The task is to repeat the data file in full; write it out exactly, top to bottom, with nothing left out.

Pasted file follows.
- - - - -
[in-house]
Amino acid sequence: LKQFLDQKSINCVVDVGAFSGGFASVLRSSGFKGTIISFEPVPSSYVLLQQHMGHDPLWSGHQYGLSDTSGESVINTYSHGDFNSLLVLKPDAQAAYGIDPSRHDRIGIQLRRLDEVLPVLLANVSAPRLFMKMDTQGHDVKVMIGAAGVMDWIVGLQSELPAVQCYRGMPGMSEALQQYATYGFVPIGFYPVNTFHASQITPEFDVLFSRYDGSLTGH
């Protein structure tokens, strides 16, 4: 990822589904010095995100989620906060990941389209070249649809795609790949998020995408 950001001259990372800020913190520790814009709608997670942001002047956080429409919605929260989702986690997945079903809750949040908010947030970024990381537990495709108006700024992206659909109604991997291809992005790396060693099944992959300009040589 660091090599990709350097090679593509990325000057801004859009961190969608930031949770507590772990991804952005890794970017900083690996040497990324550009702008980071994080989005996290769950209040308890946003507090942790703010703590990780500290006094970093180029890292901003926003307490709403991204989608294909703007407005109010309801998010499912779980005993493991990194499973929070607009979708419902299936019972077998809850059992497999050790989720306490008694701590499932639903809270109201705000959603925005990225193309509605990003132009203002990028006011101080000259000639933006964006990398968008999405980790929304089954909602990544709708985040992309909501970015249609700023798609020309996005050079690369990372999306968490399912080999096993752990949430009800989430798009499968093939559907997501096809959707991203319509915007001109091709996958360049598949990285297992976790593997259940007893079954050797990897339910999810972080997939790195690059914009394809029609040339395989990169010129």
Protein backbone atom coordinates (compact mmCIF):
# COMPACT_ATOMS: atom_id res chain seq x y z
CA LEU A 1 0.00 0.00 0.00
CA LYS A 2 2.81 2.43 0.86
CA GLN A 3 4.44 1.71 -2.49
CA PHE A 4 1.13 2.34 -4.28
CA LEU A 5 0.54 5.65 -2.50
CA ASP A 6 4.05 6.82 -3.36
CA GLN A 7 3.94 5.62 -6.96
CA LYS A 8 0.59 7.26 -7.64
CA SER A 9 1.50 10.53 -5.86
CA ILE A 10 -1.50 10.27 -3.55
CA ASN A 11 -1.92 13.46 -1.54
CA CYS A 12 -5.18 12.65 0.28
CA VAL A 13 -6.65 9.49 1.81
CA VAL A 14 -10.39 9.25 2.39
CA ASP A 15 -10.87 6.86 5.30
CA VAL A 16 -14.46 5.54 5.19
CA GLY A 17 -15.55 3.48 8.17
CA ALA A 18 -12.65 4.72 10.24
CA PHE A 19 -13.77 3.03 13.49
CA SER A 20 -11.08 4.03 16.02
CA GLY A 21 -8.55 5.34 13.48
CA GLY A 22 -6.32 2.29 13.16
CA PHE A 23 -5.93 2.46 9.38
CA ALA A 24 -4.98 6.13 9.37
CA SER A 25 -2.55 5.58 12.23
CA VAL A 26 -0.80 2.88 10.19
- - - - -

[in-house]
Amino acid sequence: LKQFLDQKSINCVVDVGAFSGGFASVLRSSGFKGTIISFEPVPSSYVLLQQHMGHDPLWSGHQYGLSDTSGESVINTYSHGDFNSLLVLKPDAQAAYGIDPSRHDRIGIQLRRLDEVLPVLLANVSAPRLFMKMDTQGHDVKVMIGAAGVMDWIVGLQSELPAVQCYRGMPGMSEALQQYATYGFVPIGFYPVNTFHASQITPEFDVLFSRYDGSLTGH
């Protein structure tokens, strides 16, 4: 990822589904010095995100989620906060990941389209070249649809795609790949998020995408 950001001259990372800020913190520790814009709608997670942001002047956080429409919605929260989702986690997945079903809750949040908010947030970024990381537990495709108006700024992206659909109604991997291809992005790396060693099944992959300009040589 660091090599990709350097090679593509990325000057801004859009961190969608930031949770507590772990991804952005890794970017900083690996040497990324550009702008980071994080989005996290769950209040308890946003507090942790703010703590990780500290006094970093180029890292901003926003307490709403991204989608294909703007407005109010309801998010499912779980005993493991990194499973929070607009979708419902299936019972077998809850059992497999050790989720306490008694701590499932639903809270109201705000959603925005990225193309509605990003132009203002990028006011101080000259000639933006964006990398968008999405980790929304089954909602990544709708985040992309909501970015249609700023798609020309996005050079690369990372999306968490399912080999096993752990949430009800989430798009499968093939559907997501096809959707991203319509915007001109091709996958360049598949990285297992976790593997259940007893079954050797990897339910999810972080997939790195690059914009394809029609040339395989990169010129």
Protein backbone atom coordinates (compact mmCIF):
# COMPACT_ATOMS: atom_id res chain seq x y z
CA LEU A 1 0.00 0.00 0.00
CA LYS A 2 2.81 2.43 0.86
CA GLN A 3 4.44 1.71 -2.49
CA PHE A 4 1.13 2.34 -4.28
CA LEU A 5 0.54 5.65 -2.50
CA ASP A 6 4.05 6.82 -3.36
CA GLN A 7 3.94 5.62 -6.96
CA LYS A 8 0.59 7.26 -7.64
CA SER A 9 1.50 10.53 -5.86
CA ILE A 10 -1.50 10.27 -3.55
CA ASN A 11 -1.92 13.46 -1.54
CA CYS A 12 -5.18 12.65 0.28
CA VAL A 13 -6.65 9.49 1.81
CA VAL A 14 -10.39 9.25 2.39
CA ASP A 15 -10.87 6.86 5.30
CA VAL A 16 -14.46 5.54 5.19
CA GLY A 17 -15.55 3.48 8.17
CA ALA A 18 -12.65 4.72 10.24
CA PHE A 19 -13.77 3.03 13.49
CA SER A 20 -11.08 4.03 16.02
CA GLY A 21 -8.55 5.34 13.48
CA GLY A 22 -6.32 2.29 13.16
CA PHE A 23 -5.93 2.46 9.38
CA ALA A 24 -4.98 6.13 9.37
CA SER A 25 -2.55 5.58 12.23
CA VAL A 26 -0.80 2.88 10.19